The Gulf Center for Human Rights started a human rights petition in solidarity with Abdulhadi Al-Khawaja, the detained human rights activist in Bahrain.
The human rights centre said, “We call on you to show solidarity with the prominent human rights defender Abdulhadi Al-Khawaja, who has already spent ten years in prison.”
The Center urged for broad participation in the human rights petition directed to the Danish Prime Minister to request her assistance to release Al-Khawaja.
Torture and strikes
Al-Khawaja is a Bahraini Danish human rights activist and former president of the Bahrain Center for Human Rights and one of its founders.
He held several positions in regional and international human rights organizations. Until February 2011 Al-Khawaja was the regional coordinator of Front Line.
He is a member of the Advisory Committee of the Damascus Center for Human Rights Studies.
He also participated in the Amnesty International Fact-Finding Committee after the invasion of Iraq.
Al-Khawaja participated in the Bahraini protests that accompanied the Arab Spring by educating protesters on human rights issues.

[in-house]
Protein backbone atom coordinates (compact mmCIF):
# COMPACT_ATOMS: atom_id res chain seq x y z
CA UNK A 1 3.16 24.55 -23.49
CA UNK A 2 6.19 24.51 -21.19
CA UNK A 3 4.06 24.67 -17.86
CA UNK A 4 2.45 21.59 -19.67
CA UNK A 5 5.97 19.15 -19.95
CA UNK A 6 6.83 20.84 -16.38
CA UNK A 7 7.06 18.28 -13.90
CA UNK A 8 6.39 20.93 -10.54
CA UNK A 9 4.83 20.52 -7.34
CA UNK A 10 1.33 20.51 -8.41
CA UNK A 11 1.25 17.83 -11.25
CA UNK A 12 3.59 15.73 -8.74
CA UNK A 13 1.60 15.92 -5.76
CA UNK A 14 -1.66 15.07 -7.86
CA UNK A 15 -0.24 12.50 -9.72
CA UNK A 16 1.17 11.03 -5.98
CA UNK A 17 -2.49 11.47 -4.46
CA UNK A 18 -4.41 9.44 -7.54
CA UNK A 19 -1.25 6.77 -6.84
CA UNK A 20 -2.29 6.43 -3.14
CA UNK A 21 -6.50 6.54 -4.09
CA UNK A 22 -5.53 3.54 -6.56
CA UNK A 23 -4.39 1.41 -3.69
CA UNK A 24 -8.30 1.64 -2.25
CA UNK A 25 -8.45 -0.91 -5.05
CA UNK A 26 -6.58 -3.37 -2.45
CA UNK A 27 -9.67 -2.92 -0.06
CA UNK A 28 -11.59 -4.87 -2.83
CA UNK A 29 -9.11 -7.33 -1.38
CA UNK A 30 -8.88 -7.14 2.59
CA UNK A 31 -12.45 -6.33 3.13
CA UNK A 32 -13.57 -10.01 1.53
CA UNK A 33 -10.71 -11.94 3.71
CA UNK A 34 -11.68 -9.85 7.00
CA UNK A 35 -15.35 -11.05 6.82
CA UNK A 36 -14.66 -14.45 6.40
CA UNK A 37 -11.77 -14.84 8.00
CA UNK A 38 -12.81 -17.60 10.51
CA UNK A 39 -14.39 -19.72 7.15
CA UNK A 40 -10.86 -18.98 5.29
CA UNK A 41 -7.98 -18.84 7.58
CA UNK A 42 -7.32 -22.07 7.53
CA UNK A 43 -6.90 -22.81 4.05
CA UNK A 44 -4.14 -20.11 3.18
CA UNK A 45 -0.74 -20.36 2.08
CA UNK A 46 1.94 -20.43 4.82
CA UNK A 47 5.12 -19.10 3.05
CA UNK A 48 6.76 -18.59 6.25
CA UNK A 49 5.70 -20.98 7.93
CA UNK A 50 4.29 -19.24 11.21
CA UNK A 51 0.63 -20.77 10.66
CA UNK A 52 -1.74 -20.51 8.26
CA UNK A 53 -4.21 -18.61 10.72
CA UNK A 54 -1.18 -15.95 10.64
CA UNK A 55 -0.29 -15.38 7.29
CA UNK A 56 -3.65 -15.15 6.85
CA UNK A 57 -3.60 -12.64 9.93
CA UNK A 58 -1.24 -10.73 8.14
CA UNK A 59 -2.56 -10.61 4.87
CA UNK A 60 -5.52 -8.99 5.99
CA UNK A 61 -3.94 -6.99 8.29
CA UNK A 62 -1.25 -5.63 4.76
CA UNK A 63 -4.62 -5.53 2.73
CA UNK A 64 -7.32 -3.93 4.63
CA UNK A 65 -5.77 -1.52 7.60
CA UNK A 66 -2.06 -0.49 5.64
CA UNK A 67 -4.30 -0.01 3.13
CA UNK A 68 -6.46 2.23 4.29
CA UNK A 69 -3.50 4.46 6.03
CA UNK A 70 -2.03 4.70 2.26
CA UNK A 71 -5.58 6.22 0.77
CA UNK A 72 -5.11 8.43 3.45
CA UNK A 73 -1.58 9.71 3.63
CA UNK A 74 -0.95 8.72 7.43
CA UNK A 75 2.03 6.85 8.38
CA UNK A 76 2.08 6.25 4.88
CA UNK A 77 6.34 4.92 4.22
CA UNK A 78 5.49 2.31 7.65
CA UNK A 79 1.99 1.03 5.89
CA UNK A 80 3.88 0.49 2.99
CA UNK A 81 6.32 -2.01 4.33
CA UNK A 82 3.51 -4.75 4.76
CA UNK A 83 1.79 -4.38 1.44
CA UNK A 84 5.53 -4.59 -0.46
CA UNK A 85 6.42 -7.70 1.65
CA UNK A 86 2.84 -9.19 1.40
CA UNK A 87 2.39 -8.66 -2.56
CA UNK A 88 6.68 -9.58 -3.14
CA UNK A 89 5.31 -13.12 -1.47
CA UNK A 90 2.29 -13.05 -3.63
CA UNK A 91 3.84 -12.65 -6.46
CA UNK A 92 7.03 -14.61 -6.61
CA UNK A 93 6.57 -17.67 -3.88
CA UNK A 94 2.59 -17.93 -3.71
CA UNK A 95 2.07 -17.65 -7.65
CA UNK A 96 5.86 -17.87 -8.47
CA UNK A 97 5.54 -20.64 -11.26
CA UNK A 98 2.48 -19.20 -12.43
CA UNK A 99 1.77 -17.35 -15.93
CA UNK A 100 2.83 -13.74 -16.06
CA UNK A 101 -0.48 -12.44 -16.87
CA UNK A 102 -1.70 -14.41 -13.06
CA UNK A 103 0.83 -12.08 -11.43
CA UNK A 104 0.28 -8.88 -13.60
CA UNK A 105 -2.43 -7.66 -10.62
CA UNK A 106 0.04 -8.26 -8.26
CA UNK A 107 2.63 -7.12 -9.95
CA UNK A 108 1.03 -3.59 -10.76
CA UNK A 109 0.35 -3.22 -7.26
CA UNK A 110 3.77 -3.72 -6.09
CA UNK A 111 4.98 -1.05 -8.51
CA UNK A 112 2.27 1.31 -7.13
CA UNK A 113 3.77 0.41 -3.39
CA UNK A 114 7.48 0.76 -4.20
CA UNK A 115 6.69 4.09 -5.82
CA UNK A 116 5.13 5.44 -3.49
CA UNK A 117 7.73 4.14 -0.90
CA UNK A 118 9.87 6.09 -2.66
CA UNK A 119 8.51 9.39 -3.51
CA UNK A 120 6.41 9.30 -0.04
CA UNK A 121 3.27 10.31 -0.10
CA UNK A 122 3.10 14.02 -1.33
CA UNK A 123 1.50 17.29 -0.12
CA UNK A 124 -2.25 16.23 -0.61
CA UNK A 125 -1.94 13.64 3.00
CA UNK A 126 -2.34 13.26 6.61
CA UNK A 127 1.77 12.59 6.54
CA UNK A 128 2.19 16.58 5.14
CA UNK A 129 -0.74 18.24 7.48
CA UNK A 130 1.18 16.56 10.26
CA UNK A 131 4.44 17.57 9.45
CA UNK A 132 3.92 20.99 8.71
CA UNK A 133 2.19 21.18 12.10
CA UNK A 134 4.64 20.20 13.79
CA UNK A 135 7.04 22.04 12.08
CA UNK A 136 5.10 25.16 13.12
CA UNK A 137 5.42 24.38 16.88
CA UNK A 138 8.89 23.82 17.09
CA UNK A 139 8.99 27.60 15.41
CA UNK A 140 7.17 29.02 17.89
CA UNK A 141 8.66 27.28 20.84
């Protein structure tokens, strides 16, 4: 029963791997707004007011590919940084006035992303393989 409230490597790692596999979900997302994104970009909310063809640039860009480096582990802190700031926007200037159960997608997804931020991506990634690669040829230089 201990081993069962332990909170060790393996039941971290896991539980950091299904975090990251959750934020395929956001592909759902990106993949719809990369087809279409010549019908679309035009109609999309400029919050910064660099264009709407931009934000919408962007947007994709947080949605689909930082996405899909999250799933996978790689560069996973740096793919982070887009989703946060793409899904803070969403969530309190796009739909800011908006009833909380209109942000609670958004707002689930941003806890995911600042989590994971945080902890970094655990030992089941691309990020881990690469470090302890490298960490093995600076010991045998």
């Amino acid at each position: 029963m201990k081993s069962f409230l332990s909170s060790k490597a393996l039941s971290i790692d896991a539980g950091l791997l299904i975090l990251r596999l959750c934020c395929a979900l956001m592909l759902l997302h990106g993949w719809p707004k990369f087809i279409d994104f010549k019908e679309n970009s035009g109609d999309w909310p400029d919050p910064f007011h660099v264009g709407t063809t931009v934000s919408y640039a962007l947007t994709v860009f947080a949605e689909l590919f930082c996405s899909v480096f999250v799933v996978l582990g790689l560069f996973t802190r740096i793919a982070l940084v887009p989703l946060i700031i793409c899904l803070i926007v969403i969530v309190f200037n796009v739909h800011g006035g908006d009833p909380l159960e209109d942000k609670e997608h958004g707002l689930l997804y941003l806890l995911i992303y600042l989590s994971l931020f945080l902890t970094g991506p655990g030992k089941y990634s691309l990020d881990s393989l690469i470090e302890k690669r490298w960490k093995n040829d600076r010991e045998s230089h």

On April 9, 2011, masked police officers arrested him and his two daughters’ husband, and he was severely beaten during his arrest.
A military court sentenced him to life imprisonment in the G-21 case for “a conspiracy to overthrow the government and intelligence with a terrorist organization working for the benefit of a foreign country.”
The moot court sentenced him to life in prison in June 2011 along with several opposition figures.
Since his arrest, he has waged several hunger strikes in prison, one of which began on January 29, 2012, in protest at the harsh treatment he was subjected to by prison investigators.
Local and international human rights organizations confirm that the Khilafiyya regime’s prisons are filled with more than 4,000 detainees on the grounds of opinion and expression and demanding political reforms.
They were tried in courts that lost their legitimacy politically and were accused of fabricated maliciousness.
Some of them reached death sentences and life sentences, with their nationality revoked, with confessions extracted under torture.
Political detainees, who include women, suffer from overcrowding, willful medical neglect and poor food provided to them.
Human rights organizations warn that many detainees are exposed to imminent execution of death sentences, while only the king of the regime, Hamad bin Issa, will be approved.